Castle’s Beach is One for Families and Beginner Surfers
Smaller waves cater to families and beginner surfers here.
The turquoise waves at Castle’s Beach are exciting yet not intimidating or excessively dangerous to your kids. The waves and currents on the beaches past Turtle Bay were a little too unnerving to you as a vacationing parent. The car door shuts and your kids run out towards the beach. The breeze pushes the warm salty air into your lungs as you take a deep breath in.
Amenities available at this beach
First you grab your rented beach chairs and towel as you walk past the food truck and through the trees and camping cabins to the shore. You are happy with the convenience of bathrooms and showers to rinse off at. Your kids walk gingerly across the portion of the grass covered with tiny brown pinecone-like debris dropped by the trees above. You are happy you wore your sandals as you hear them crunch beneath your feet.
Fun activities this beach offers
Your 8 year old immediately runs into the ocean with her boogie board as you set up your chairs on the beach. She is in up to her ribs when she turns around and pushes off the sand to catch some white wash. It pushes her far up the sand and leaves her stranded like a beached whale. She looks at you and laughs. She seemed to be thinking the same thing. Further out past the shore break there are three surfers and one of them seems to be giving instructions to some newer surfers. It turns out this was a group having a surf school lesson.
You look to your left towards the north end of the beach and see a group of college students practicing their skim boarding on the optimally flat beach. Others in their group are occupied by a slack line they set up between two trees next to a few more young adults hanging out in their hammocks. Then you notice a surfer out in the distance wearing a snorkeling mask which strikes you amused.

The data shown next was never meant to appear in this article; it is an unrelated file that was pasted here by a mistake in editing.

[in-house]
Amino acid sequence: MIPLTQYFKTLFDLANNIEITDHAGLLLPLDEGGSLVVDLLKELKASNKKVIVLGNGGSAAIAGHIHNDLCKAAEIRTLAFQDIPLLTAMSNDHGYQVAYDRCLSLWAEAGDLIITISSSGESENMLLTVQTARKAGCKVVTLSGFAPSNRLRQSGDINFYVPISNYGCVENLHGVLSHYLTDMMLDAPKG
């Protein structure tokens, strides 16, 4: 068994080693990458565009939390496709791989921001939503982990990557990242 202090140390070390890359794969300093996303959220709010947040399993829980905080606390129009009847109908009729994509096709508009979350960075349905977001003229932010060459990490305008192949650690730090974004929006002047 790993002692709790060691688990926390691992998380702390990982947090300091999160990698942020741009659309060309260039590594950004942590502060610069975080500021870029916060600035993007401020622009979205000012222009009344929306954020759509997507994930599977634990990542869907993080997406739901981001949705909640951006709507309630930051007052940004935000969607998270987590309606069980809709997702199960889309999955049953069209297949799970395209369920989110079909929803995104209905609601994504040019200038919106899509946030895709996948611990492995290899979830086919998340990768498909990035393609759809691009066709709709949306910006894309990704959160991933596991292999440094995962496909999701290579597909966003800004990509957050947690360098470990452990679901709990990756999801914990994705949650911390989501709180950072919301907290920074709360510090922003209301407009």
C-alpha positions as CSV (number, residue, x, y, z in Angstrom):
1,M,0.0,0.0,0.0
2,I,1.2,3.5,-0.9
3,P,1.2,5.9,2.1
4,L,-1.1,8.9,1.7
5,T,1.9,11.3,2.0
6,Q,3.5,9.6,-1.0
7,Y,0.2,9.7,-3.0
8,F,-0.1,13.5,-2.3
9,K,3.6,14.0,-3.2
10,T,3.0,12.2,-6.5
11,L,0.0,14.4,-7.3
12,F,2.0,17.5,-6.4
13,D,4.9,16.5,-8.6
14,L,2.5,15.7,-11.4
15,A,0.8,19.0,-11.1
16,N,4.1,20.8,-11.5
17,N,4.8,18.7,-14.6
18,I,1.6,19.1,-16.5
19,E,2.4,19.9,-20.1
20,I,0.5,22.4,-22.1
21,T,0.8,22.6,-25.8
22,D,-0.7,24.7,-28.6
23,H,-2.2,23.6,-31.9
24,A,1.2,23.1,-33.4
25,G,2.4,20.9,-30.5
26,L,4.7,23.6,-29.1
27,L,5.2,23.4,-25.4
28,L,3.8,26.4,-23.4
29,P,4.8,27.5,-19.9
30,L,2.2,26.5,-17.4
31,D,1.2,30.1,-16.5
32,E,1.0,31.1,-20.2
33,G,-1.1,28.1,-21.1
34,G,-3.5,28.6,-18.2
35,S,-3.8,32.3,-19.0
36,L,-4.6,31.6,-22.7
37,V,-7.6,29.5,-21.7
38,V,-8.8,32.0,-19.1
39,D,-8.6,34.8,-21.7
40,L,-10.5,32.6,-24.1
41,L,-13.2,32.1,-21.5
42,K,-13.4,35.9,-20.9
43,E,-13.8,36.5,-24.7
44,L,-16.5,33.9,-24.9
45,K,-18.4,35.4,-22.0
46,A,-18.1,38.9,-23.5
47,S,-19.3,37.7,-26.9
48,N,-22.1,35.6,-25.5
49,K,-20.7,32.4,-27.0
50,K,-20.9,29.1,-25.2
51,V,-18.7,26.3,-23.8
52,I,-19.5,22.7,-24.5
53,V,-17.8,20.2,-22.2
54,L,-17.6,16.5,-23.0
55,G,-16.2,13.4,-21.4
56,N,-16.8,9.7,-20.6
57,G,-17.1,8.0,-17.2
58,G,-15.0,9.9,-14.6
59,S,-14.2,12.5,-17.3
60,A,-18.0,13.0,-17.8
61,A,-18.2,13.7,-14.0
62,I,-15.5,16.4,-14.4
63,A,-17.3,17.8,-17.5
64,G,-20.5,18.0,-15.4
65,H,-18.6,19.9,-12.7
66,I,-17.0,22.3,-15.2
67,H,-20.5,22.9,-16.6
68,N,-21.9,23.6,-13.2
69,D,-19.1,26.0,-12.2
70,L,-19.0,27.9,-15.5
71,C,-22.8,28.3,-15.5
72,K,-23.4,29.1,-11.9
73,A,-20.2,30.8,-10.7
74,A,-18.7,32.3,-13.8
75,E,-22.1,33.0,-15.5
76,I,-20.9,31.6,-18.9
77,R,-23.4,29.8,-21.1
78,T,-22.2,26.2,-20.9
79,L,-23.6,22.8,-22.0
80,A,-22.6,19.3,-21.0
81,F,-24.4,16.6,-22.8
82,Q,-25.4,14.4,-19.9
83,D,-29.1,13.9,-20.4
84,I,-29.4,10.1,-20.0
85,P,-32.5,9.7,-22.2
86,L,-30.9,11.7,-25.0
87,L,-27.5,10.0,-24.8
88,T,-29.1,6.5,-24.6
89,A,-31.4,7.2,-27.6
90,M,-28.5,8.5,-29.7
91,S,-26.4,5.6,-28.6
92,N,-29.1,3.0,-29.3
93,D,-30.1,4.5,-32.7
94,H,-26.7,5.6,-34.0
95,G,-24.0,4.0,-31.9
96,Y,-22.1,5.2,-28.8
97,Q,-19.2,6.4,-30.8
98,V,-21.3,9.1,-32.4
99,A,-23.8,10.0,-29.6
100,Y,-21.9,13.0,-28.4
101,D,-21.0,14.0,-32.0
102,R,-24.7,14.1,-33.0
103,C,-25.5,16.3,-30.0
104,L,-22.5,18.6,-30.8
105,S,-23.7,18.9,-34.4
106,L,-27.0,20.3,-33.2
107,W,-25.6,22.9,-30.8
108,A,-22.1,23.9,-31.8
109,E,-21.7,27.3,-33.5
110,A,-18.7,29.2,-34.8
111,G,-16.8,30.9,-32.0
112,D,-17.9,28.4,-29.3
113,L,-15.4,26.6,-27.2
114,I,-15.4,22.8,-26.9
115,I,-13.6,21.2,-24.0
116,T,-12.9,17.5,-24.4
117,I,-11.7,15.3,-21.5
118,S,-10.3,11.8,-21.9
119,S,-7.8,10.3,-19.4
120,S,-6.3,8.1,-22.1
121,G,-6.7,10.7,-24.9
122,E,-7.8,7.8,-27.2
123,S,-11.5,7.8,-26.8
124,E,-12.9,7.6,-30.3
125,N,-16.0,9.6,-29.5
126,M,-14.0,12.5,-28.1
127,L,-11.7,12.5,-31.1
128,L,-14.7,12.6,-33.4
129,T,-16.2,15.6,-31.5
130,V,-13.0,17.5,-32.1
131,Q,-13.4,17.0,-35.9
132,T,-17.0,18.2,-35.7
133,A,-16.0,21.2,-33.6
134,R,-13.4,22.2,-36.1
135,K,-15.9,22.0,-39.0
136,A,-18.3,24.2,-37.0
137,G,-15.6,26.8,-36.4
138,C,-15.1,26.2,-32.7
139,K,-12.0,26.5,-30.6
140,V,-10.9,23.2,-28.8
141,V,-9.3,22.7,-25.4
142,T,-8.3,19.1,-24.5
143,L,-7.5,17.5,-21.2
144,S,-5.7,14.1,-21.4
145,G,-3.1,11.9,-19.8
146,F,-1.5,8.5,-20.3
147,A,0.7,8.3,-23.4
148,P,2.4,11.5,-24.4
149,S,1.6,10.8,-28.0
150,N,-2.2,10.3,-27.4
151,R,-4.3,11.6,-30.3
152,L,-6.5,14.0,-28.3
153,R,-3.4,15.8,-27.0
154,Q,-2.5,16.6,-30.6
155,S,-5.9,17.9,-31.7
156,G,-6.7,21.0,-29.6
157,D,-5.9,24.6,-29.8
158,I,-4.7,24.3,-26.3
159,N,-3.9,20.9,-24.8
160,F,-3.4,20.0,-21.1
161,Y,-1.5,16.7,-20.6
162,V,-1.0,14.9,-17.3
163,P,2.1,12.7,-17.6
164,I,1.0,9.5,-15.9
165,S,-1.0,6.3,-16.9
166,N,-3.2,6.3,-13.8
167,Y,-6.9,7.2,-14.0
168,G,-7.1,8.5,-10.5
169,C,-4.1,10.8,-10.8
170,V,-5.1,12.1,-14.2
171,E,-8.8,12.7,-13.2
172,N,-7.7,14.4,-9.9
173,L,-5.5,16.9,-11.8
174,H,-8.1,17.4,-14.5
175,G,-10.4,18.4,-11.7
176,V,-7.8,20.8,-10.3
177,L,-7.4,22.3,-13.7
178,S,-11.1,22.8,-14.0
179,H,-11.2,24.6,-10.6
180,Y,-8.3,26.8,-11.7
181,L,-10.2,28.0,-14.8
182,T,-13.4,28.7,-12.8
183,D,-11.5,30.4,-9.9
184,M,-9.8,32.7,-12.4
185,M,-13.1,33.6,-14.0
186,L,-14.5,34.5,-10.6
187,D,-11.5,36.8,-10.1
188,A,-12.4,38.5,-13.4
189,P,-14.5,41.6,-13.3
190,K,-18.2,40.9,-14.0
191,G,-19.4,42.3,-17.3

Later, you round up your kids and tell them you’re going to look for the stream you heard about that empties into the ocean just past the coral at the north end of the beach. You follow the path that goes over the reef to find the secluded outlet of a small stream. On the opposite side of the stream is a wood fence with a no trespassing sign. Two horses on the opposite side of the fence swish their tails back and forth as they graze. Eventually your kids are done admiring the horses, looking for crabs on the reef, and swinging on the rope swings back where your chairs were set up.
You are sufficiently relaxed. You begin to pack up your things when the surfer with the mask walks out from the water on his way to rinse of his board at a shower on the way back to the parking lot. You ask him what he was looking for out there and he replies, “shells!” as he shows you a handful he found out there. The word “multitasking” pops into your head and you smile as you admire them.